San Diego Business Journal

About this time last year, San Diego faced the Bay Area in a high-profile battle for the controversial stem cell institute.

While San Francisco came out on top, claiming the coveted stem-cell hub as its trophy, San Diego will nonetheless play an important role in the early stages of its development when leaders meet here to map out the institute's future.

Officials overseeing the California Institute for Regenerative Medicine, as well as members of the public, are expected to gather in La Jolla on June 1-2 for the first of several planning meetings to determine guiding principles of how scientific grants should be awarded, how much leaders of CIRM should be paid, and what ethics should guide scientists doing state funded stem cell research.

The 29-member CIRM board has $3 billion to distribute to scientists thanks to voters who passed Proposition 71 in a 2004 statewide election. After a two-year legal battle over the new law, Alameda County Superior Court Judge Bonnie Lewman Sabraw ruled April 21 that Proposition 71 was in line with the state's constitution.

Two conservative groups had filed the challenge: the People's Advocate and the National Tax Limitation Foundation. They charged that the proposition was unlawful because it allowed unelected officials, appointed CIRM leaders, to oversee public money.

Stem cell research is a touchy subject, especially to those who oppose abortion, because stem cells are often extracted from donated human embryos. Many scientists say the research could lead to cures for cancer, Parkinson's disease, birth defects and other diseases. Stem cells may also be used to test drugs.

Grants Awarded

While the legal battle was still dubious, CIRM allocated its first research awards, a collective $12.1 million, in mid-April through grants made possible through bond anticipation notes purchased by investors that include six philanthropic entities, CIRM has said.

Several San Diego research institutes received some of that funding, including the Burnham Institute for Medical Research, UC San Diego, the Salk Institute and the Scripps Research Institute. The organizations will use the money to train scientists on stem cell research.

Evan Snyder, a former Harvard University professor who is now director of Burnham's Program on Stem Cells and Regeneration, said the "first tangible evidence of Proposition 71" is coming to fruition now as Burnham and the other local research institutes select scientists to train on stem cell research.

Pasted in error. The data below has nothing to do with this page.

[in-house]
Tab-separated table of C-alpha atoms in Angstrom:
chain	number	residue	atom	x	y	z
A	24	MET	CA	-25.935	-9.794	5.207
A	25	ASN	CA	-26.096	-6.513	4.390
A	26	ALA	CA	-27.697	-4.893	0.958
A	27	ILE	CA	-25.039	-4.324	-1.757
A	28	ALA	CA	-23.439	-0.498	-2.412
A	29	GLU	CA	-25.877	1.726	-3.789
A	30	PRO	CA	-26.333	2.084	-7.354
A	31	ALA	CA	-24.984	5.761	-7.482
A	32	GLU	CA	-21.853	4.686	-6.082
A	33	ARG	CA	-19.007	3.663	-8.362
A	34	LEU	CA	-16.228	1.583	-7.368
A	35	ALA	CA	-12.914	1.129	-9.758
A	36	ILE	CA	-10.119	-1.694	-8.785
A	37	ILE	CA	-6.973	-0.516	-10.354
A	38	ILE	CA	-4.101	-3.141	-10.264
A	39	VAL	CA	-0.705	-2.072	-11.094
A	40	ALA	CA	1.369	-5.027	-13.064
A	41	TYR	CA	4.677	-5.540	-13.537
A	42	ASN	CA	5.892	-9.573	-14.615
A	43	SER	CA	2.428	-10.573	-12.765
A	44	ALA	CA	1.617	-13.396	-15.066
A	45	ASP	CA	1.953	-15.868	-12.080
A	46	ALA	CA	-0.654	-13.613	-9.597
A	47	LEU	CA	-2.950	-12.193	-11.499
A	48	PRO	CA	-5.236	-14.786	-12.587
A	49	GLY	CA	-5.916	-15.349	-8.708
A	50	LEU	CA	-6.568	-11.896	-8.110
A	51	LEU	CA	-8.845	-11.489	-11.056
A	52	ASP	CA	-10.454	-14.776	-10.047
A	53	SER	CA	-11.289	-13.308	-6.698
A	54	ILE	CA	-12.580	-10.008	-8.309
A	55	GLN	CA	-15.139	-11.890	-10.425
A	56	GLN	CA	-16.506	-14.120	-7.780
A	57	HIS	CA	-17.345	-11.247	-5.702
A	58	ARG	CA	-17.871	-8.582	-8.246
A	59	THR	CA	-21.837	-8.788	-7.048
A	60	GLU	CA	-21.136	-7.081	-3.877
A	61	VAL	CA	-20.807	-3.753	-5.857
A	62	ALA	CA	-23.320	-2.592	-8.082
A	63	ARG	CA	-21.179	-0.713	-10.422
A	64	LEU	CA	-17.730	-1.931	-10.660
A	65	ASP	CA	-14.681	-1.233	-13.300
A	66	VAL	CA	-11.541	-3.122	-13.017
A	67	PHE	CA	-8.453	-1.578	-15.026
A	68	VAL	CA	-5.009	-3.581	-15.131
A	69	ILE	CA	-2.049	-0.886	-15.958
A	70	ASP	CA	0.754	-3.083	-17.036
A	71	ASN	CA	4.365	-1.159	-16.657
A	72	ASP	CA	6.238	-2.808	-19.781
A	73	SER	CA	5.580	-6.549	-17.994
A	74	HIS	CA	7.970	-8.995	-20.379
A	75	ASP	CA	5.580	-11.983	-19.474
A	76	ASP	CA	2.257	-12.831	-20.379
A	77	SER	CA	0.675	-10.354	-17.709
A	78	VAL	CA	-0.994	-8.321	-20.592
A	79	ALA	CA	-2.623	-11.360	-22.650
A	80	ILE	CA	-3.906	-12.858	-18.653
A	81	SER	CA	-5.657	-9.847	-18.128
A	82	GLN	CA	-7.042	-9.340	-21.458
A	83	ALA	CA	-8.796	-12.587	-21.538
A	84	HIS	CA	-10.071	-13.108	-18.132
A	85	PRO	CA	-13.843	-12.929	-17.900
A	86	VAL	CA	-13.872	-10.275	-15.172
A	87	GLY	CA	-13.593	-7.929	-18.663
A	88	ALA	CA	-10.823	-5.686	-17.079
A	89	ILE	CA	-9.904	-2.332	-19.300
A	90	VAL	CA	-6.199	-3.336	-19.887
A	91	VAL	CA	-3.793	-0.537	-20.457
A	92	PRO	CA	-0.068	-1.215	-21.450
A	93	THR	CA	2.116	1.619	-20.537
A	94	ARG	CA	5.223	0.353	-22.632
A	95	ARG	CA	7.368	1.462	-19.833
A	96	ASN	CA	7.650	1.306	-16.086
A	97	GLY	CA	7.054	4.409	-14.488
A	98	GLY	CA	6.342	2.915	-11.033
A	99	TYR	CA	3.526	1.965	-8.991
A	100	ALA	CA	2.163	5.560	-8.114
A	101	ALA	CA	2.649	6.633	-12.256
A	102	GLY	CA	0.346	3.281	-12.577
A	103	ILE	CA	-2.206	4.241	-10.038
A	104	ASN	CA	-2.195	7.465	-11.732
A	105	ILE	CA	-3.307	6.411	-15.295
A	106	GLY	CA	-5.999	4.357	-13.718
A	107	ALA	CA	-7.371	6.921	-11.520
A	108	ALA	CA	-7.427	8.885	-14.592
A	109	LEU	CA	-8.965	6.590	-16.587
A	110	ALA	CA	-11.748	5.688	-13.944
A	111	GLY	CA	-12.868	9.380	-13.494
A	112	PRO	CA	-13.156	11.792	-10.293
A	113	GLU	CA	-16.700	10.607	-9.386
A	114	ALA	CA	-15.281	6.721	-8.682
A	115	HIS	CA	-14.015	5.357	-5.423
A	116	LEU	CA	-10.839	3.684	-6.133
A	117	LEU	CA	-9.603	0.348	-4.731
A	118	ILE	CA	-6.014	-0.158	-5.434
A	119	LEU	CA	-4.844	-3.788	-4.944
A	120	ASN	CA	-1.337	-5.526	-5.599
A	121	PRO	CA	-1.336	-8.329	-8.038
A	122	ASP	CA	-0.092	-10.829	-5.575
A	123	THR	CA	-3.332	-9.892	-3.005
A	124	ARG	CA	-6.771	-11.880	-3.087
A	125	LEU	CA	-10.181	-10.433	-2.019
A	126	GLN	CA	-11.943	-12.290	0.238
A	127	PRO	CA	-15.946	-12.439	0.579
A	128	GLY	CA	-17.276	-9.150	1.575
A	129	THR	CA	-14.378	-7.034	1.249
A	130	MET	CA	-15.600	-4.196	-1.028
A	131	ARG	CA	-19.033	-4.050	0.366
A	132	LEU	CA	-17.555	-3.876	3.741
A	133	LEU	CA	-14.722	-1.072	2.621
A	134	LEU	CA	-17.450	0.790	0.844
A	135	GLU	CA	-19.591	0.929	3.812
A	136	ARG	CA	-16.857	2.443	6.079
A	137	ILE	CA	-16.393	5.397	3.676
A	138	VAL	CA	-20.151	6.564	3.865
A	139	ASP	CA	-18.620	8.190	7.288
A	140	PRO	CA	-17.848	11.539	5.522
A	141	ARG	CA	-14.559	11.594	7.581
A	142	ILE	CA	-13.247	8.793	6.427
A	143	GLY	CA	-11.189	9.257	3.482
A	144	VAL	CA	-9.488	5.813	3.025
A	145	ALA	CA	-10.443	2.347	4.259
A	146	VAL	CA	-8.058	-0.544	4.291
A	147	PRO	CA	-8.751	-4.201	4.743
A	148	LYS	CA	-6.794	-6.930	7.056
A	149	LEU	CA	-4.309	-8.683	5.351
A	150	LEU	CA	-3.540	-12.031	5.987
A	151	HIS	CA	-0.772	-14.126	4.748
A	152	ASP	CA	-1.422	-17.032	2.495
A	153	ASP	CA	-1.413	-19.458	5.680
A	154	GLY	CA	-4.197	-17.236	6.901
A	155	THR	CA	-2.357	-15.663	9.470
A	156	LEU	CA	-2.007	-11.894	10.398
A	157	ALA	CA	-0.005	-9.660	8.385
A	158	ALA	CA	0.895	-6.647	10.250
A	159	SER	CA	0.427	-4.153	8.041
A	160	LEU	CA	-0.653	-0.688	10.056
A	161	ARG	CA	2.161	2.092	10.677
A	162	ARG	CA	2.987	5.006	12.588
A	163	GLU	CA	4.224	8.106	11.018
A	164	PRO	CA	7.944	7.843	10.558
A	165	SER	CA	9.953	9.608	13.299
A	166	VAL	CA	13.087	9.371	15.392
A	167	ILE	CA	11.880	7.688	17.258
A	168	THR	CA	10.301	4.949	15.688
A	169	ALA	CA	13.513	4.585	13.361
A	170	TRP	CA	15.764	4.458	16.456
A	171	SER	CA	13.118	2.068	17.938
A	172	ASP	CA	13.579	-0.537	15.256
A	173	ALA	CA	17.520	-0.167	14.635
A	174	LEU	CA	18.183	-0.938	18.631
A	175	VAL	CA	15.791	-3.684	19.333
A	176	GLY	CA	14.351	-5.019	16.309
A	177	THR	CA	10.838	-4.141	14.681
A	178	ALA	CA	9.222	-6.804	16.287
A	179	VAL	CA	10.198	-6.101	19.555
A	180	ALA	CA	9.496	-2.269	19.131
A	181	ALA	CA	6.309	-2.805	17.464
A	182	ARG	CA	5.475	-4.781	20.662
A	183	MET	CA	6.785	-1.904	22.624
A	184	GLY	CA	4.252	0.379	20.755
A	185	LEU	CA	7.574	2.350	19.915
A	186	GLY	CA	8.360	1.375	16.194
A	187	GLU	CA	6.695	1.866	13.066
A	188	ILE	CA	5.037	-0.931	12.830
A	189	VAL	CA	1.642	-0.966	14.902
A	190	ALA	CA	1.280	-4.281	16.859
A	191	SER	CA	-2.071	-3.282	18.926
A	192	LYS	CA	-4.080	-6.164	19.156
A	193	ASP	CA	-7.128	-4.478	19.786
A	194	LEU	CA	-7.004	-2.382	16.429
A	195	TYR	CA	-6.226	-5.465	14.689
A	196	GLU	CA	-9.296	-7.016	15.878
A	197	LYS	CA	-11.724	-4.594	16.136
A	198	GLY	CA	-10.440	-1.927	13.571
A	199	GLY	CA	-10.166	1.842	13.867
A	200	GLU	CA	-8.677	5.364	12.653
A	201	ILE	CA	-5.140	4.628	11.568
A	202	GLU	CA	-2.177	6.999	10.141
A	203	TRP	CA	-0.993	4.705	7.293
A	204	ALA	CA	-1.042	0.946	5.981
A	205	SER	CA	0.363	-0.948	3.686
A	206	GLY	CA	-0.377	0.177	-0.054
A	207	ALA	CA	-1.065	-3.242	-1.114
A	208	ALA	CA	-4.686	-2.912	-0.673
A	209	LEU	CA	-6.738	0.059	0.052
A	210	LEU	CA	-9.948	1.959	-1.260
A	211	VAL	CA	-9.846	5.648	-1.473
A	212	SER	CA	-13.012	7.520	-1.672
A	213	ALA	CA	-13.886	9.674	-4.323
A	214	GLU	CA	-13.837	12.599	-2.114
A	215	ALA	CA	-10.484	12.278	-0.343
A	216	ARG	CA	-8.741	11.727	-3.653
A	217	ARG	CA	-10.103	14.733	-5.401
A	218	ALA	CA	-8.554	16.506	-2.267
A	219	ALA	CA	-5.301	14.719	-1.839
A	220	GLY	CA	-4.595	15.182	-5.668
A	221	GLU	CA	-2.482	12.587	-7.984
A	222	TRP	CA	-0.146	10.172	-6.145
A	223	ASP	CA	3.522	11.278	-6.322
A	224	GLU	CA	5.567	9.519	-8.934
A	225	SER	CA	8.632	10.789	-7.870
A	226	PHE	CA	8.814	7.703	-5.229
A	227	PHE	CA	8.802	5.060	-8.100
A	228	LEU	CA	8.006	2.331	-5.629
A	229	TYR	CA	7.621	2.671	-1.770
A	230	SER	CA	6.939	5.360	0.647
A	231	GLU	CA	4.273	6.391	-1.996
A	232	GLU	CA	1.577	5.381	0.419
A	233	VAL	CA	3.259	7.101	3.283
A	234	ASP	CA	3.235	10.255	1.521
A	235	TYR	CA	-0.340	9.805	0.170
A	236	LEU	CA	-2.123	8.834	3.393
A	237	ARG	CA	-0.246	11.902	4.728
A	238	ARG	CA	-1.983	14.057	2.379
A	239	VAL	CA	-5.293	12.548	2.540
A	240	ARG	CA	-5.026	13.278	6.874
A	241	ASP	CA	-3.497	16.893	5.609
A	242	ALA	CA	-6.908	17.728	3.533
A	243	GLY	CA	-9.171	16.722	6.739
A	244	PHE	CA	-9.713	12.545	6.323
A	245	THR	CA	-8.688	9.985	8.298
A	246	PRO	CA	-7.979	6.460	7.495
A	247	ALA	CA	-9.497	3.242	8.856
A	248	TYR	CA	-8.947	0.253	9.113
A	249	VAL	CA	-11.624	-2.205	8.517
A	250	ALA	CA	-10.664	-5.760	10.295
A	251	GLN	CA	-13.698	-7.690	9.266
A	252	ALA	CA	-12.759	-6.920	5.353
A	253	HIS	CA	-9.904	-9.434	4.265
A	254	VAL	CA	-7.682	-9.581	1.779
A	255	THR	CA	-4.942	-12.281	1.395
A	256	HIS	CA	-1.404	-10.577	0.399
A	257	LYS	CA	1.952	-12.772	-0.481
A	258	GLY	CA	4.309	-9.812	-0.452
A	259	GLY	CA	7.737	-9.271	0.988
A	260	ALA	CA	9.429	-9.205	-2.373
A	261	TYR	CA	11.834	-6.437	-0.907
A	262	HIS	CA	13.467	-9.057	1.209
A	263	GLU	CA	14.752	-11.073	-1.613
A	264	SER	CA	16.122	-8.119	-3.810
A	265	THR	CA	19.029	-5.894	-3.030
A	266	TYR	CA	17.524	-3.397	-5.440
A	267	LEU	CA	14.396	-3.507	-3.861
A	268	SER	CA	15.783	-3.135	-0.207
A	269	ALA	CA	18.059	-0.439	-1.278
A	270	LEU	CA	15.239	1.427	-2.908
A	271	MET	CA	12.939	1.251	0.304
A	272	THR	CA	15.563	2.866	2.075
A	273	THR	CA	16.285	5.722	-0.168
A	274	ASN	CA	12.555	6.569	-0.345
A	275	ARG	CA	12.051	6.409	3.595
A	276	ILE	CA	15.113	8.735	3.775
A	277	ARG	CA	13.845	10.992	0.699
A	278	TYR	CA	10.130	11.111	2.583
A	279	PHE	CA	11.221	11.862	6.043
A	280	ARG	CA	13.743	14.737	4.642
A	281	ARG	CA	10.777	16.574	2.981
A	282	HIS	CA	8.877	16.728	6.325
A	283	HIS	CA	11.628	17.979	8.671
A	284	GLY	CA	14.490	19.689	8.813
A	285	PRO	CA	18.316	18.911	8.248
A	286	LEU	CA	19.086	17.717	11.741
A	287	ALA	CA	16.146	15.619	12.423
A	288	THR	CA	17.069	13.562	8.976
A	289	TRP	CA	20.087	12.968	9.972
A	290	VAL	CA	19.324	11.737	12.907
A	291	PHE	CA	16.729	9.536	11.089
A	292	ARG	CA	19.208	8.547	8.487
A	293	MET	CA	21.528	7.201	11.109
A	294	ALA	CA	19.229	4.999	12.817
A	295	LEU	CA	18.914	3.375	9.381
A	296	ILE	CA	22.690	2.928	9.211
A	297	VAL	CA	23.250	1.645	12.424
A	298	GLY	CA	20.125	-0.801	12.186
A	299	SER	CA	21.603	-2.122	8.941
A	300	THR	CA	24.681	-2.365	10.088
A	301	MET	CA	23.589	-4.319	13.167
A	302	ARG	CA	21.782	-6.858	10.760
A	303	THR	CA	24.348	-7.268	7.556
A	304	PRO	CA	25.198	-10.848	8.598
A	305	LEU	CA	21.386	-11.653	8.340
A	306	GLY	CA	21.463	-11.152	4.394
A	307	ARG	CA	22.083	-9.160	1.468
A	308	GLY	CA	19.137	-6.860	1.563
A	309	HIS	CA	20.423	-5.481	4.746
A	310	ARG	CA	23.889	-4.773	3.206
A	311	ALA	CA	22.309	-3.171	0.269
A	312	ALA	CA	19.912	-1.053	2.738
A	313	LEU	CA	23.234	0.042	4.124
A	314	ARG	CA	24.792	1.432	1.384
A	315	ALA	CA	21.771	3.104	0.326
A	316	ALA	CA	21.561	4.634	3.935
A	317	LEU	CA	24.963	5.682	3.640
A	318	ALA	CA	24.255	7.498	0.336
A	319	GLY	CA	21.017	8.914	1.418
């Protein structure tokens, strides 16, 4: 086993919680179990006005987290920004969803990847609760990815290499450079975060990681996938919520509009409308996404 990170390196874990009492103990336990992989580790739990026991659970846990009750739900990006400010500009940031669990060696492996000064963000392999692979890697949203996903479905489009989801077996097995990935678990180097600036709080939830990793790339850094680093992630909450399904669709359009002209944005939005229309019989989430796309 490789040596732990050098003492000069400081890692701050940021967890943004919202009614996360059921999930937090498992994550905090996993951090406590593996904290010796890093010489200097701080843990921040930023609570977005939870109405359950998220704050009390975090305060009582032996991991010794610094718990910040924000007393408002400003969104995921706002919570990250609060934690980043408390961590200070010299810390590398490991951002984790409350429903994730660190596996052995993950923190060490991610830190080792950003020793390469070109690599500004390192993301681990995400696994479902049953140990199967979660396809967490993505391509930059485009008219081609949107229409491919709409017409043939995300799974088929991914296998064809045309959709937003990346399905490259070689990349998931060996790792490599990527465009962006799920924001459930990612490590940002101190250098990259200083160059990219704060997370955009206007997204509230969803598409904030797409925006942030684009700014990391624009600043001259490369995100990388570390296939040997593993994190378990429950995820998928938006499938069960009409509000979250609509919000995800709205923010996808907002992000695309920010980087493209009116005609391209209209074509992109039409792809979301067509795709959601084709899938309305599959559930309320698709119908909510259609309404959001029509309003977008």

Snyder said Burnham, which received $445,500, would notify six scientists of their admission into the training program.

The upcoming CIRM meetings will take place at the Hilton La Jolla Torrey Pines hotel.

Both meetings are open to the public. While the June 1 meeting, which is scheduled to run from 7 until 10 p.m., is a scientific strategic planning committee meeting, the June 2 meeting, 9:30 a.m. to 5:30 p.m., will be a general meeting of the institute's Independent Citizen's Oversight Committee.

The ICOC will consider its scientific strategic plan at the June 1 meeting, as well as take public comment.

At the June 2 meeting, the group will consider a proposal on salaries for its leaders, including a proposed range of $275,000-$412,500 for its ICOC Chairperson, the vice chairperson and president. The proposed range for CIRM's public relations representative is $80,000-$120,000.

The most recent governor-appointed member of the institute's board is Duane Roth, chief executive officer of San Diego's Connect, a group that focuses largely on commercializing technologies and life sciences industry networking.

Roth said his interest in CIRM lies in helping pass policy that will foster the commercialization of stem cell technologies, though he acknowledged that may be years from now.

"You have to get the fundamentals right," Roth said. "The policies we are adopting now will have a big influence on that."

Roth replaced Gayle Wilson, who resigned earlier this year, according to the agency.

Appeal Expected

CIRM board members will also consider items such as a proposal to commit to an eight-year, $722,000 contract with McLean, Va.-based software company The Arlington Group for a computer system to manage grants.

CIRM spokeswoman Nicole Pagano said the institute fully expects the two groups that sued over Proposition 71 to appeal Judge Lewman Sabraw's decision. The anti-stem cell research groups have said they would.

Snyder said the expected challenges would not affect local training grants because the money is already in hand.

"We're going ahead no matter what," Snyder said. "It has not affected the science. We're already making inroads, and by the time they make the challenge, their arguments will look silly."